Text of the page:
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To finish off the chair, which seems to be used, I took it outside and put a chain through the trunk. Martha Stewart probably keeps the chain links just for occasions like this.This step was tricky at first, but this time I spent it making clean squares and straight sheets.Then I abused him with various metal tools, like something out of a horror movie. I was able to swing it. In addition to saws, I saw hammer blades carved into the woods. He recommends worrying twice as much as you think is enough.
Then I painted the entire chair black. I used general purpose black spray paint. The idea here is to add a usable dark scene. One coat was enough. I just wanted the paint to stay in the cracks in the wood and remove the tightness.
Once the paint was dry, I started gluing. I wanted to remove most of the black paint, but it looked similar, so I kept some of it… liberating the sweat and grease of countless prisoners who died. I sanded most of it with his 100-150 grit to leave a very smooth surface, but left it pitted for the stain to seep through. Place about 40-grit sandpaper on the sheet to dissolve any dirt.After sanding, the entire sheet was dusted and wiped with a microfiber cloth.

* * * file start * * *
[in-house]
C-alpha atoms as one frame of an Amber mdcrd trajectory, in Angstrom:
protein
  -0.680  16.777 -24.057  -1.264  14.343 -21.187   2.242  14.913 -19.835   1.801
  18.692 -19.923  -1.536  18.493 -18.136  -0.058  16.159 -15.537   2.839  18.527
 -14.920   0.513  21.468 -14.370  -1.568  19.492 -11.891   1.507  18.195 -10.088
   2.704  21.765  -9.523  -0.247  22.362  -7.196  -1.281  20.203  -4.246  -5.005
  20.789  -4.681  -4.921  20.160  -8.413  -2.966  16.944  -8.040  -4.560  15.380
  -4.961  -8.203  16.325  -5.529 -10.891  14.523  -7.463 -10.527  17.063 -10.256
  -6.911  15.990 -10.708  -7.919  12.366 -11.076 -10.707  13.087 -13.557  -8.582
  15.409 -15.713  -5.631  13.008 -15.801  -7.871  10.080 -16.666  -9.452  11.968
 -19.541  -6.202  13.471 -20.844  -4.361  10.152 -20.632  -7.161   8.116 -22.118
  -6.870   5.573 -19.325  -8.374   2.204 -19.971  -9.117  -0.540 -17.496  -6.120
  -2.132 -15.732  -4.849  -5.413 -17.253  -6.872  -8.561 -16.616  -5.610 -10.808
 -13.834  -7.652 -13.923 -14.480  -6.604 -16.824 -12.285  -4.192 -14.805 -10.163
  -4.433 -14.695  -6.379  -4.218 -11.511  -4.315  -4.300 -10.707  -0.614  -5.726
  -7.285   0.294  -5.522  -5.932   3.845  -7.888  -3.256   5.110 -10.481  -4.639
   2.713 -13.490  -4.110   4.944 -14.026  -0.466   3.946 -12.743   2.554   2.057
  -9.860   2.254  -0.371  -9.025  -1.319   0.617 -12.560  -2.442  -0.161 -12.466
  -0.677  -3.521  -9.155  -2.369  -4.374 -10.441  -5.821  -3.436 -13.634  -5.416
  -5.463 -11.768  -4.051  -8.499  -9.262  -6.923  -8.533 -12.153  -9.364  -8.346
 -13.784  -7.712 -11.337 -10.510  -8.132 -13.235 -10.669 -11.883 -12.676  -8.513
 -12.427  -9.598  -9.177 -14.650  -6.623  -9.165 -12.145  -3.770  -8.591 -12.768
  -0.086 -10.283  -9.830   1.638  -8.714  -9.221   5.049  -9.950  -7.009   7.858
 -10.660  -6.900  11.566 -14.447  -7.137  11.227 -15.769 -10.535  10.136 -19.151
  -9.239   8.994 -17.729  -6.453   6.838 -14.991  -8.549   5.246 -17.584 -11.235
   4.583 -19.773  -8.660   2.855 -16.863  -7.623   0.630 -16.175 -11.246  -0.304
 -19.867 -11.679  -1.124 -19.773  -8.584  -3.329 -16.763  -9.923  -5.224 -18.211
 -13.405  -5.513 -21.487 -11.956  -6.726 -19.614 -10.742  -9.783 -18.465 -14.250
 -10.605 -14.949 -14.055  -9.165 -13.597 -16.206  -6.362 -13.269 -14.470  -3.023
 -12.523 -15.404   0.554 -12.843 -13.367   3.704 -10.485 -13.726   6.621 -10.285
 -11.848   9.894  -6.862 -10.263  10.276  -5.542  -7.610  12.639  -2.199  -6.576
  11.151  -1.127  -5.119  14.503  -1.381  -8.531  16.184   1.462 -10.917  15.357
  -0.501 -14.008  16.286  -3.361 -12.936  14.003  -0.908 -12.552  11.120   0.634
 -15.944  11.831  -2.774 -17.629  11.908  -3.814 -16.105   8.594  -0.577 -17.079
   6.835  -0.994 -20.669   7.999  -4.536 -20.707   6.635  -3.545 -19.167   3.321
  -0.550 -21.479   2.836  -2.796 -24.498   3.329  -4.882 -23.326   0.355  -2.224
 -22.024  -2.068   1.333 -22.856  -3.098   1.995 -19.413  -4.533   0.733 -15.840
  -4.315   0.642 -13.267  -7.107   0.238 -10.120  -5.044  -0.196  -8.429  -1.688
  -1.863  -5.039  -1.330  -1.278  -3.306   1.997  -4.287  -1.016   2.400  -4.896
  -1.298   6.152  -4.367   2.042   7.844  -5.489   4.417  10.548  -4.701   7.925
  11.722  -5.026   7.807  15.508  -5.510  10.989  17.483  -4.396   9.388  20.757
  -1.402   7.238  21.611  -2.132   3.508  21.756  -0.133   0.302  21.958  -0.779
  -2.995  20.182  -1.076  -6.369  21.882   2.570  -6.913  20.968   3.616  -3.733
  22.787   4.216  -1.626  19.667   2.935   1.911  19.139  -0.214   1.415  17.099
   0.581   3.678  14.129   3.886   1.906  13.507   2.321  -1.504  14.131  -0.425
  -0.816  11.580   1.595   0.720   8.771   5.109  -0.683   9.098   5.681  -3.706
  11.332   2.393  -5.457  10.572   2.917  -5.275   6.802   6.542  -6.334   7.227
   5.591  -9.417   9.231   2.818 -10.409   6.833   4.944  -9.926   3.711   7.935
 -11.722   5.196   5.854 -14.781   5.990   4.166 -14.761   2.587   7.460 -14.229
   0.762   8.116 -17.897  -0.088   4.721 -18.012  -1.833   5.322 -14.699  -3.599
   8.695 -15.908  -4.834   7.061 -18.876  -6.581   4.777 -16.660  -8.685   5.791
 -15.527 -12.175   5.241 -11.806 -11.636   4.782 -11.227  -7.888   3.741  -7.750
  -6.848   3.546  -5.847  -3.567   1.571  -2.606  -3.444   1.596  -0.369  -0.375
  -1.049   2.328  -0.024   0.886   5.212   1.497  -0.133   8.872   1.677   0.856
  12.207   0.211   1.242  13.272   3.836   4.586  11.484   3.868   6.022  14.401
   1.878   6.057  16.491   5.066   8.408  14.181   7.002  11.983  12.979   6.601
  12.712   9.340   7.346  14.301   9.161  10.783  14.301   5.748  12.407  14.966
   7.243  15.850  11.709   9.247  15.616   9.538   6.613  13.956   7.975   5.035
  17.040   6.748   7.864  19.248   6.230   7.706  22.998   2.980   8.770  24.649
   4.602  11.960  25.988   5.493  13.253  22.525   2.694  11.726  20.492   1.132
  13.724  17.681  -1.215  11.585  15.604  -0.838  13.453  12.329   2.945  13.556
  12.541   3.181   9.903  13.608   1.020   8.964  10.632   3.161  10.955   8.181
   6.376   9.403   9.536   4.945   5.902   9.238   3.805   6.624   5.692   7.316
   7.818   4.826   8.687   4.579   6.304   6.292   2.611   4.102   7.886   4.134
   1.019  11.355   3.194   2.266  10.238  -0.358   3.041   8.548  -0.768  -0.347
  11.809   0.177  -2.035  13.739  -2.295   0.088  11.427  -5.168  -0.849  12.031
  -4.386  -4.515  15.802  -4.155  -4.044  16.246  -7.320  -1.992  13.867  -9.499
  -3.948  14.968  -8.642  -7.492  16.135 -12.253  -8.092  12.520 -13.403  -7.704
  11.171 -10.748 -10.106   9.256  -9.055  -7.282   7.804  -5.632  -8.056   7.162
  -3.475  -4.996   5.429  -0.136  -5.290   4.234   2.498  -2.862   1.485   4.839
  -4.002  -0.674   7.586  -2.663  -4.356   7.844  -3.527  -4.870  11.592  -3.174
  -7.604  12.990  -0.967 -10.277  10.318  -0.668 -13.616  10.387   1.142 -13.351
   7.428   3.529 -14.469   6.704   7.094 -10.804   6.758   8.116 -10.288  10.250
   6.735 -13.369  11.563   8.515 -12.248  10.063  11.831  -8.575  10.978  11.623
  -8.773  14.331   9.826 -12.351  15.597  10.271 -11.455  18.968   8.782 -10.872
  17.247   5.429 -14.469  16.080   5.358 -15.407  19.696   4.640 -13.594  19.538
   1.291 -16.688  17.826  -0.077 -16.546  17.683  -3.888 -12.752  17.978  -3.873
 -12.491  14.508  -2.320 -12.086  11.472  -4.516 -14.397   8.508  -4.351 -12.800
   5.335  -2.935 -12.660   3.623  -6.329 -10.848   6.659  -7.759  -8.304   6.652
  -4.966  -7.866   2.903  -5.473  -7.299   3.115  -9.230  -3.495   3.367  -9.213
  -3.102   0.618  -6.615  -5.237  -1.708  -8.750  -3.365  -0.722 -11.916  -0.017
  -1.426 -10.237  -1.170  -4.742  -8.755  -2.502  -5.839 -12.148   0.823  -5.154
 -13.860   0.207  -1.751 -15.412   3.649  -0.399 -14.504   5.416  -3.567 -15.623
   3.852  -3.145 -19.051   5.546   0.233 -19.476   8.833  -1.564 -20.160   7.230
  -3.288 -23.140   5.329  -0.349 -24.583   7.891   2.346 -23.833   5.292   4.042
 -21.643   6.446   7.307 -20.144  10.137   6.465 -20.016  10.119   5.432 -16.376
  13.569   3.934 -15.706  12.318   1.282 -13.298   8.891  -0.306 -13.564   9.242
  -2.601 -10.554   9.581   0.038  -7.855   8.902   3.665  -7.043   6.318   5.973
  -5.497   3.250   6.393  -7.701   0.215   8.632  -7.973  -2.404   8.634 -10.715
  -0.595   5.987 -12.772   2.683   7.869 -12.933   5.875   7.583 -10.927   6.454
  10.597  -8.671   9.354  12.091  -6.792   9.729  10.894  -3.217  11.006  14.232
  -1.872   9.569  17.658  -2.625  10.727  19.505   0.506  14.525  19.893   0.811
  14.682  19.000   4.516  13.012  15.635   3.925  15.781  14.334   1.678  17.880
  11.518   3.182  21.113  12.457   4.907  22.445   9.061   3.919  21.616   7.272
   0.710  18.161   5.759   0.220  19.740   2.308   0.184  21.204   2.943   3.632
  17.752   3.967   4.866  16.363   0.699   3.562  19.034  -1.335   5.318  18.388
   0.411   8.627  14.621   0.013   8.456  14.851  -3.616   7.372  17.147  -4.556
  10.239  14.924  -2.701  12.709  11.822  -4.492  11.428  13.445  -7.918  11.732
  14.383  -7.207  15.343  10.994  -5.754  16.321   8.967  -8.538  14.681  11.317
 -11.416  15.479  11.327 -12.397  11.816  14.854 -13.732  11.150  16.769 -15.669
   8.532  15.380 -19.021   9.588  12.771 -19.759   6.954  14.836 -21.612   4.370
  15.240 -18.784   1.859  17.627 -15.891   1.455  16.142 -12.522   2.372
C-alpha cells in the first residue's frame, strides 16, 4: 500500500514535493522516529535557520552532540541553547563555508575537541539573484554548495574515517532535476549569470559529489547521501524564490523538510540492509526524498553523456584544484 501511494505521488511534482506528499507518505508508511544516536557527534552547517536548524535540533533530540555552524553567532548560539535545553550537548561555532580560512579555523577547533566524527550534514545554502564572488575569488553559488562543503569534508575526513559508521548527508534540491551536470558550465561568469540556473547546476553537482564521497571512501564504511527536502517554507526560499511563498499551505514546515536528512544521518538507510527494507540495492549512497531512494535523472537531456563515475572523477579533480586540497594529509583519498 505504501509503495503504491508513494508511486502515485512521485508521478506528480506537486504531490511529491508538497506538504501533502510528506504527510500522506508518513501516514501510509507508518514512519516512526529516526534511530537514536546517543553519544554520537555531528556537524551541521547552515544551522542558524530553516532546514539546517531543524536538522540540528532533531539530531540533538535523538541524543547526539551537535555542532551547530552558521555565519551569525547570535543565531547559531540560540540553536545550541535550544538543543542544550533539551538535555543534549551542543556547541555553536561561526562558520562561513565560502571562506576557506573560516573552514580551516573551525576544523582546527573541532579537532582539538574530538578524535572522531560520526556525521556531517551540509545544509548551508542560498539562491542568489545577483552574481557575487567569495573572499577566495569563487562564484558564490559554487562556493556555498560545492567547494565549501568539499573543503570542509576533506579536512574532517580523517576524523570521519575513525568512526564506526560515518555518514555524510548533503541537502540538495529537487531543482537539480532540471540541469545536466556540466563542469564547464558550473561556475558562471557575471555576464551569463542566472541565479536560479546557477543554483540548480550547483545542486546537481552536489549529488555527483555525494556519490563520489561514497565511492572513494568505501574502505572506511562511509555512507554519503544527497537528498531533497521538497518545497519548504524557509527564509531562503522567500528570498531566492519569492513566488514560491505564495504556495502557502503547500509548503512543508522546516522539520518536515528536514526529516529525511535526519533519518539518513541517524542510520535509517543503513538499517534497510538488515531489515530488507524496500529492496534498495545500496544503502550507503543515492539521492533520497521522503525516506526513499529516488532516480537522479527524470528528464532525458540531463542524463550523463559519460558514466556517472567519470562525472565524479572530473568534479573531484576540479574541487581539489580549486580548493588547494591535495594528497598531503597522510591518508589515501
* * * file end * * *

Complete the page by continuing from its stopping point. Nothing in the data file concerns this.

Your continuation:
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I chose the color “Early American” for the stain and it worked just fine. I also tried the version that comes in the spray can and the tube stain that you dab on with a sponge/stick.It was easy to spray, but on the second chair I used the can stain and did it by hand. I unrolled it.I was very pleased with how the wood stain held up on hand application.Let the stain dry overnight and you’re good to go.